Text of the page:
“What I love most about WWOTB,” she says, “is that it is an organization full of women entrepreneurs and like-minded individuals who are working to uplift and inspire other females in the Tampa Bay area.”

To date, WWOTB has given away $75,000 to support more than 100 woman-owned businesses. And Rivelli, who first started the seed money outreach as a side project, counts the award as the best part of her job.

COVID response

When COVID hit, those fundraising lunches stopped. The in-person events so coveted by members did too. A vestige of pre-pandemic times, March 3, 2020 marks the date of the last in-person gathering. Mayor Jane Castor was the speaker; there was a palpable feeling in the room that this would be the last such occasion for a while.

“It was a challenge to go from classic networking, but we switched to virtual events immediately,” says Rivelli.

At the height of quarantine, members could tune in to seven events a week via Zoom. Experts curated from Rivelli’s rolodex of speakers spoke on topics like LinkedIn, securing funding for women-owned businesses and much more. It was the perfect storm, Rivelli says, for establishing a robust online educational program with talented female presenters. 

Since the beginning of the COVID crisis, WWOTB has produced 200+ virtual events, and Rivelli has attended every single one. She counts the Zoom era as a silver lining of the pandemic and her favorite regular event as the ‘virtual coffee’ she leads every week. Women drink java (or not) in a casual setting and discuss topics as diverse as If you could purchase any car, what would it be? and How do I market to my clientele? It’s the professional meeting the personal, that sharing of soft and hard skills that Rivelli has always sought to balance.

“The way we responded to COVID solidified our commitment to our members,” she says. “We’ll keep some of the virtual events and meetings for sure going forward – and I’m so glad we could be there for members during this uncertain time instead of ‘going dark.’”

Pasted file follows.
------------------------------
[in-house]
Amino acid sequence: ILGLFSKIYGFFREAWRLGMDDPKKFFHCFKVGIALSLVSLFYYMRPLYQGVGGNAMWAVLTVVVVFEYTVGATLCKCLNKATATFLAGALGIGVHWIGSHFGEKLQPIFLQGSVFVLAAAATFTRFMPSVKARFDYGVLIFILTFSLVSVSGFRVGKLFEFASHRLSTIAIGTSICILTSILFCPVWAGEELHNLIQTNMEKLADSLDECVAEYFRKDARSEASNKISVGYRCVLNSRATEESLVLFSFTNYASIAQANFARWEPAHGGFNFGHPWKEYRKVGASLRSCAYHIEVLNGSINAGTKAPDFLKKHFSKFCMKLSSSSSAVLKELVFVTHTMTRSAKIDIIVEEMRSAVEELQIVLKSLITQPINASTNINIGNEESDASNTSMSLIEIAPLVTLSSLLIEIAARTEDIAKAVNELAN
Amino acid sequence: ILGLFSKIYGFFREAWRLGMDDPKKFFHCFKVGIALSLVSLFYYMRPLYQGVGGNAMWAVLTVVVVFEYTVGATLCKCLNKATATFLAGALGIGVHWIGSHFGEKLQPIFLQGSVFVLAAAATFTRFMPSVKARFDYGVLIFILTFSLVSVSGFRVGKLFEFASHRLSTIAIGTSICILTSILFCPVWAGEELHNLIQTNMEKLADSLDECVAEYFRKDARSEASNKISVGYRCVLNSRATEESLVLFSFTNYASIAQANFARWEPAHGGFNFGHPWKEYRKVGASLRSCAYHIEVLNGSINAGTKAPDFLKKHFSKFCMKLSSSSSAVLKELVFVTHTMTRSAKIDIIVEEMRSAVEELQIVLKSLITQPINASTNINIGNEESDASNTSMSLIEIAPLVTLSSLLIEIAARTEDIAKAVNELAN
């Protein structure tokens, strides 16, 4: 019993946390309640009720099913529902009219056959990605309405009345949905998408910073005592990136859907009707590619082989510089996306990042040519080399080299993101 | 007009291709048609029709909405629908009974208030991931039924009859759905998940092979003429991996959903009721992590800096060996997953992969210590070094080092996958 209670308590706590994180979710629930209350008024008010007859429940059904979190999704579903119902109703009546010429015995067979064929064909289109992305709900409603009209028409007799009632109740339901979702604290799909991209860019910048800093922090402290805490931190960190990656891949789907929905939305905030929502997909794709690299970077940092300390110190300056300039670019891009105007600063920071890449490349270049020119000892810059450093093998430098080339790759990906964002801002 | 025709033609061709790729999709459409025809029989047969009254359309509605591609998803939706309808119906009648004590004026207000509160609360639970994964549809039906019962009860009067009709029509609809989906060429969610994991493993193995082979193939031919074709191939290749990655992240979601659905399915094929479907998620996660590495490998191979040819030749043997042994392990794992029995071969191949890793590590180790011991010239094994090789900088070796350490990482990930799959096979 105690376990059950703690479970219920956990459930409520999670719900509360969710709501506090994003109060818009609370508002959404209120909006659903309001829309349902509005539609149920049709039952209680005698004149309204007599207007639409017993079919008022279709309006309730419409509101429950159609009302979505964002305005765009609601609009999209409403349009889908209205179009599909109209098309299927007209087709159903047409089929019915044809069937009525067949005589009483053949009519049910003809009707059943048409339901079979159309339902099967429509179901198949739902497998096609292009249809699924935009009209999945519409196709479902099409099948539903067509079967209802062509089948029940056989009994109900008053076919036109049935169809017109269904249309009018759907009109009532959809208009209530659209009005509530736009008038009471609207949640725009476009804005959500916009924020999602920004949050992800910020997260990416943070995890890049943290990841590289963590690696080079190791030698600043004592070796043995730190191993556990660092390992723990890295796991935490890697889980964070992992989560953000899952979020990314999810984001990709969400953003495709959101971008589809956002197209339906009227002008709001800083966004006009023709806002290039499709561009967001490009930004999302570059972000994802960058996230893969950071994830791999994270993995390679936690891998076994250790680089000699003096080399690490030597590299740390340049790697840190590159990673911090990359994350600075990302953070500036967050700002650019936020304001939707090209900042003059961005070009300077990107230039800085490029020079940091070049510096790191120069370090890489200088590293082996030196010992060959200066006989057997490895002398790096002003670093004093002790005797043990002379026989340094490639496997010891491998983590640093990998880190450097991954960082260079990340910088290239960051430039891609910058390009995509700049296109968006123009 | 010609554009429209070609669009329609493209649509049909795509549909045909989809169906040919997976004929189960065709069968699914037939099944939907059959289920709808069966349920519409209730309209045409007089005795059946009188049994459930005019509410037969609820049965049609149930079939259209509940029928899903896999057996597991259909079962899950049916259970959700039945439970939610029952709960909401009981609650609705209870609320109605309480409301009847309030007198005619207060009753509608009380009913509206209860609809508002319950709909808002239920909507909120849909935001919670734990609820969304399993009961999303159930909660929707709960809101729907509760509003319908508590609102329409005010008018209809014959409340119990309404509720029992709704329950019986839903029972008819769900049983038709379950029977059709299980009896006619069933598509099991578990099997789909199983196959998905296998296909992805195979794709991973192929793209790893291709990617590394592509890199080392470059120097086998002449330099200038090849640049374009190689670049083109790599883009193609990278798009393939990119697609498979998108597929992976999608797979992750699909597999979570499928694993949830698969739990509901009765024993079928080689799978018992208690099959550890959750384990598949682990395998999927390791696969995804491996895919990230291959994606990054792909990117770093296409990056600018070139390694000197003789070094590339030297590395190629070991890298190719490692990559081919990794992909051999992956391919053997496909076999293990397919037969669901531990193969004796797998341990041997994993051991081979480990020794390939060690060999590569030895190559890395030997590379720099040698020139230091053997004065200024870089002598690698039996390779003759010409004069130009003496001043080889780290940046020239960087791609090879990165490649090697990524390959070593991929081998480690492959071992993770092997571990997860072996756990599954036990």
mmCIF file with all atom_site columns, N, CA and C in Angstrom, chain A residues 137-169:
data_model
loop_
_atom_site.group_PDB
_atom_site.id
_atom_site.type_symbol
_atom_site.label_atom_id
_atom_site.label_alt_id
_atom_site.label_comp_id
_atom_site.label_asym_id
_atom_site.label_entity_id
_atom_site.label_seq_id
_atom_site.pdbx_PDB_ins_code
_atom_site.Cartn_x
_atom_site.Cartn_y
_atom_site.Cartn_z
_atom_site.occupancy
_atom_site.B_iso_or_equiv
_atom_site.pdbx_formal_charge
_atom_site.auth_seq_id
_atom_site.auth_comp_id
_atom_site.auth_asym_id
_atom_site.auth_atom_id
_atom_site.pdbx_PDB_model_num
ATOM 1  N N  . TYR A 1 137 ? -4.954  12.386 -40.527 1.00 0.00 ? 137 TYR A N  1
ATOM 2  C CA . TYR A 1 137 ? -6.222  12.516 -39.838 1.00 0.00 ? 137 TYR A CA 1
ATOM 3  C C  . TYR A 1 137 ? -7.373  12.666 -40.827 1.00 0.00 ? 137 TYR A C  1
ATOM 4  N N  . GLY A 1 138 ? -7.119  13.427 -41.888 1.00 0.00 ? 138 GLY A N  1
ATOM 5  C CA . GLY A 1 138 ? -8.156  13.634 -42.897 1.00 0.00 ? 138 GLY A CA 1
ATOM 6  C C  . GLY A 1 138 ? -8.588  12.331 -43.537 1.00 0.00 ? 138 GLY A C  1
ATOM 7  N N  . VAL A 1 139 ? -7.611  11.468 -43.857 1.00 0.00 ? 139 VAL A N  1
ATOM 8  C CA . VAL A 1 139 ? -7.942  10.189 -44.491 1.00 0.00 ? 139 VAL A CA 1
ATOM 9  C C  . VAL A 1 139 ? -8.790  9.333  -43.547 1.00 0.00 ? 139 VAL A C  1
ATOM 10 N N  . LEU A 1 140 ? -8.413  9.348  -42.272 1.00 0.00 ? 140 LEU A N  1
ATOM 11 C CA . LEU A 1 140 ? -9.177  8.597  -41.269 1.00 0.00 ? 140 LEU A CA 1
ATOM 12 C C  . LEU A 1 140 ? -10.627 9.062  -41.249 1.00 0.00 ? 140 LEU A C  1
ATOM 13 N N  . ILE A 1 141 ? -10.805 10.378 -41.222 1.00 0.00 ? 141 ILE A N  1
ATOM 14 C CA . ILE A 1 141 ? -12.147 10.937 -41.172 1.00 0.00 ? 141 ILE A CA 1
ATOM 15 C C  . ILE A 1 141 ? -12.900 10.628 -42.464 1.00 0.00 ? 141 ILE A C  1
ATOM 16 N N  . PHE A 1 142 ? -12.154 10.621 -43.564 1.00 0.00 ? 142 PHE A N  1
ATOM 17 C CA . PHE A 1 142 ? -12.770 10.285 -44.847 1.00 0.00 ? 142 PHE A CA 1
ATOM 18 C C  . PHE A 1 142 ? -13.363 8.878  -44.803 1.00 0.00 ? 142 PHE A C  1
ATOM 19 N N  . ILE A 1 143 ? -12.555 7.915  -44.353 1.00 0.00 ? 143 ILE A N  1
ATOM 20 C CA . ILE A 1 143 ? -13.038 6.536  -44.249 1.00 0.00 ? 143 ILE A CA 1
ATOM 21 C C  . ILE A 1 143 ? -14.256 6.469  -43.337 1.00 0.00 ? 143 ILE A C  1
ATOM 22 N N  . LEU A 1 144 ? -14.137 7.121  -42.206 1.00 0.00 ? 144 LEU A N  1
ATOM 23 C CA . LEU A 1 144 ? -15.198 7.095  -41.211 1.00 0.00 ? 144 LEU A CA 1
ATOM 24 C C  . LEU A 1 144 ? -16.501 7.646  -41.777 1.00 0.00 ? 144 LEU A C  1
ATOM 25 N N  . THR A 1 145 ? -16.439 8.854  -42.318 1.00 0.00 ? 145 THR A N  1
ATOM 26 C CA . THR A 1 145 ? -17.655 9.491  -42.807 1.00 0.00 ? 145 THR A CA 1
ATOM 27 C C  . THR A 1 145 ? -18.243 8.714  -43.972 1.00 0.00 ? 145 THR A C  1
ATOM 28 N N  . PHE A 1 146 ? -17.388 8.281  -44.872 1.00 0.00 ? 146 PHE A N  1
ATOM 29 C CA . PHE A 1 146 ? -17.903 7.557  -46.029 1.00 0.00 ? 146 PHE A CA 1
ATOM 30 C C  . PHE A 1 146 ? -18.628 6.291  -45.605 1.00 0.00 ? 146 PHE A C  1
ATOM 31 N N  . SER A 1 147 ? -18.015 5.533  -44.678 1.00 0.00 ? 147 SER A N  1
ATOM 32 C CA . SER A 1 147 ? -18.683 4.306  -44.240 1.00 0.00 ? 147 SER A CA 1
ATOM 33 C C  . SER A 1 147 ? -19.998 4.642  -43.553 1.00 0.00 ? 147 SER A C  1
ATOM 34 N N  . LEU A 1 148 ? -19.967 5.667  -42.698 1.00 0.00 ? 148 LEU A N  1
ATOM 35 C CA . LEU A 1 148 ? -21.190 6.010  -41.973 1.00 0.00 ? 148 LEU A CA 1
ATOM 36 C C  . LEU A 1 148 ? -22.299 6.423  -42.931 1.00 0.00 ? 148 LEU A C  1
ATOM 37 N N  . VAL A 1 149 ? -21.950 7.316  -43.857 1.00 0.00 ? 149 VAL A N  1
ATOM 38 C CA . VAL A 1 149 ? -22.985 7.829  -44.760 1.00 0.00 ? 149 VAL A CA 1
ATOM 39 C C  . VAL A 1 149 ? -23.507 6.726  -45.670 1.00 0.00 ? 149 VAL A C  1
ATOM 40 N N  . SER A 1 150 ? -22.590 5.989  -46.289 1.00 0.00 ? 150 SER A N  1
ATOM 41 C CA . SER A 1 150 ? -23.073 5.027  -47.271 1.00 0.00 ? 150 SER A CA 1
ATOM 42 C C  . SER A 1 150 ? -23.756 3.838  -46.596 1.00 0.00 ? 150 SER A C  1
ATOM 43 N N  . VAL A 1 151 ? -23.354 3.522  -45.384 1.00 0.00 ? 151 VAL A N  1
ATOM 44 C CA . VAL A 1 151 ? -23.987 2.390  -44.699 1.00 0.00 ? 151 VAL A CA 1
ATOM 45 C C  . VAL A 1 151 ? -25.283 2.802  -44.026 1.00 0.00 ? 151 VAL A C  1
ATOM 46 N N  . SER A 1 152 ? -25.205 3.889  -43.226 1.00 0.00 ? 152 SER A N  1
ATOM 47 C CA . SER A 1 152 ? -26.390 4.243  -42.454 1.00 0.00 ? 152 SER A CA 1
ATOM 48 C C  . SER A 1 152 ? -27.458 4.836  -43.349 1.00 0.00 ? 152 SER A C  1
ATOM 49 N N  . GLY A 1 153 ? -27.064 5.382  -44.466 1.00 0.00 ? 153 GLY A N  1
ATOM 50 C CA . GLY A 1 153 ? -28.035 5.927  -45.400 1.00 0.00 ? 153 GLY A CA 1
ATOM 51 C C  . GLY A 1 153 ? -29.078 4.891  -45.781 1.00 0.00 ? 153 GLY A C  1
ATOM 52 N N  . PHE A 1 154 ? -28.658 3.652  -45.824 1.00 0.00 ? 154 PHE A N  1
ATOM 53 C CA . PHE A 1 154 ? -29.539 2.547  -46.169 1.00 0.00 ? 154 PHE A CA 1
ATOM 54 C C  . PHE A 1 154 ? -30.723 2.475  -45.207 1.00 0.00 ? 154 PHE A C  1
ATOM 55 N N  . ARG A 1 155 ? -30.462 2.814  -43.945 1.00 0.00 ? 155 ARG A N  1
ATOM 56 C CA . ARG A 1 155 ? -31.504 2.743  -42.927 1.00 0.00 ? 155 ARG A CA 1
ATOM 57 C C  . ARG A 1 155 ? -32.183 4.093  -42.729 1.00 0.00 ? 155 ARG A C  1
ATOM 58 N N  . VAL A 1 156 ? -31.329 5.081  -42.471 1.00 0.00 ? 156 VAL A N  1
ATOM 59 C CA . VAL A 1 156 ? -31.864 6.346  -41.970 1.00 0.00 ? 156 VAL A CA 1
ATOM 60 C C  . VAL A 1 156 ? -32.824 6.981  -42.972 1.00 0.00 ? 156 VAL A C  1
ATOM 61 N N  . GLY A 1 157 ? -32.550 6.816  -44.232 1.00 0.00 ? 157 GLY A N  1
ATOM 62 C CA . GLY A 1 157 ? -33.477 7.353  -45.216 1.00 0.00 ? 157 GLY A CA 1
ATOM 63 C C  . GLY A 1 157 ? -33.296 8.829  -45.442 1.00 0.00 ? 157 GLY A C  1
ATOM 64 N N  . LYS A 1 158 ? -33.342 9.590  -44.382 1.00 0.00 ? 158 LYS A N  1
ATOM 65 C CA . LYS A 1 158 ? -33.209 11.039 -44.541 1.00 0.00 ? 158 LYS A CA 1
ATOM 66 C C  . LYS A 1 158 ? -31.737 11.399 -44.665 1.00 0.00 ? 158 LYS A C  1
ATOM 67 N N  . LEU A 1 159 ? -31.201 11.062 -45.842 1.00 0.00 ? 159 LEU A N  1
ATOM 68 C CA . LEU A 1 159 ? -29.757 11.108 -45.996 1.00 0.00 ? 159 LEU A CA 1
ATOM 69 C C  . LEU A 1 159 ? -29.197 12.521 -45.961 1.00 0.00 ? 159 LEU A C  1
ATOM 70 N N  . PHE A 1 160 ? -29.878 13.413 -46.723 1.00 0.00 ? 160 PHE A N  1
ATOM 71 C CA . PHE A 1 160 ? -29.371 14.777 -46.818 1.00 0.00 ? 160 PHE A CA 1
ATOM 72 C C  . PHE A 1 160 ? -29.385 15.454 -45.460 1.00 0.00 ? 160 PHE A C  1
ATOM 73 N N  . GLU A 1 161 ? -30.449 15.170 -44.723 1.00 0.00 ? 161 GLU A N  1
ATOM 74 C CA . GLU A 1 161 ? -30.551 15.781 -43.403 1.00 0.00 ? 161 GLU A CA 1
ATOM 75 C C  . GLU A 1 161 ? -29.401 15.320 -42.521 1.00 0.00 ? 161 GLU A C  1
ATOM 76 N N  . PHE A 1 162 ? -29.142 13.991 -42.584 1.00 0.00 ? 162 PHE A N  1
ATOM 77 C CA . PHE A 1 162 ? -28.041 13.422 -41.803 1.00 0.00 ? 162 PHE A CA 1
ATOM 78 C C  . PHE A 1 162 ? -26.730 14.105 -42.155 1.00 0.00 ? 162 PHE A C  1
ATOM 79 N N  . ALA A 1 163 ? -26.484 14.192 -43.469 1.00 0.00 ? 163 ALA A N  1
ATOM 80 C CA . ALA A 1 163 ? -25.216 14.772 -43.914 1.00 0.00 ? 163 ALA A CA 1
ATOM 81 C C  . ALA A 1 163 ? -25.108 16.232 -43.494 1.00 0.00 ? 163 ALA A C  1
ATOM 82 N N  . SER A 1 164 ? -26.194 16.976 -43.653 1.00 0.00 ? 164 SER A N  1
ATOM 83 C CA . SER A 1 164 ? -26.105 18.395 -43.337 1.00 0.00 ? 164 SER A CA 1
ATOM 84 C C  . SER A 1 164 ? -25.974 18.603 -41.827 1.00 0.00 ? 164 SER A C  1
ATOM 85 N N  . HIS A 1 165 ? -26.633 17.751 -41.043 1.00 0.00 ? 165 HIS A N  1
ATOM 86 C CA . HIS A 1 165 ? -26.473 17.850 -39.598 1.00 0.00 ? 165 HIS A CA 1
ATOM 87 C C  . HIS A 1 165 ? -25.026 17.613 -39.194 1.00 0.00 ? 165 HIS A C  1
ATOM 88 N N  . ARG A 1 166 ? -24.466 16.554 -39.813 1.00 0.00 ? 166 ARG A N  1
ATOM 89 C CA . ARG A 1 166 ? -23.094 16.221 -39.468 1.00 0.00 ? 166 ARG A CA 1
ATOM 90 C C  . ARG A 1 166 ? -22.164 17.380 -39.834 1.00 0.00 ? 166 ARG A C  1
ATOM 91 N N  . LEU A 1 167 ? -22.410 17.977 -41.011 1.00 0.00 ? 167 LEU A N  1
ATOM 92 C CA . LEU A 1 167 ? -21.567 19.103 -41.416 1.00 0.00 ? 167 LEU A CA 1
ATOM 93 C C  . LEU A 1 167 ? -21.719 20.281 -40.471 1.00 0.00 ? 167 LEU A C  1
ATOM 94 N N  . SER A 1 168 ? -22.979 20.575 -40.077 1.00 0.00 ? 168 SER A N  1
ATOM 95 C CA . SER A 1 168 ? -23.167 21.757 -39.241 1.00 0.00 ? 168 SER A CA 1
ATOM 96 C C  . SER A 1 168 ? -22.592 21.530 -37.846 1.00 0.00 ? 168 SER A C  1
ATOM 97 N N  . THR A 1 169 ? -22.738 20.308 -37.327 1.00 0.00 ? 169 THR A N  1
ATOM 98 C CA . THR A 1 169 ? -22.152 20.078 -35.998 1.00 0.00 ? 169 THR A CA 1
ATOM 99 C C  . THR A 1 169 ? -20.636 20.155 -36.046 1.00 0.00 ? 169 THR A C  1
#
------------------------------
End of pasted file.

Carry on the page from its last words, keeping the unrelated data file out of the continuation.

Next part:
Future plans

Between forkfuls of lunch, members will soon be able to vote again in-person for female business owner seed money awards. Small face-to-face events have resumed; June brought small meetups and the birthday celebration. Going forward, members can look for in-person and virtual options to connect. Throughout it all, Rivelli looks back on the last 12 years and sees success from multiple angles.

“As someone who was chained to a desk for so long, I love the flexibility and lifestyle of heading WWOTB,” she says. “I’m so glad I created it.”
 

Read more articles by Amy Hammond.

Amy Hammond is a freelance writer and author of children’s books that encourage the next generation to attend college. When not indoctrinating youth about the necessity of higher education, she enjoys exploring the paradise that is her St. Petersburg home. She holds a degree in Public Relations from the University of Florida and a Masters in Secondary English Education from the University of South Florida. Her work has appeared in such venues as the Tampa Bay Times. Children’s Book Titles by Amy Hammond include: When I Grow Up, I’ll Be a Gator; When I Grow Up, I’ll Be a ‘Nole; When I Grow Up, I’ll Be a Bull; When I Grow Up, I’m Bama Bound; When I Grow Up, I’ll Be a Tiger.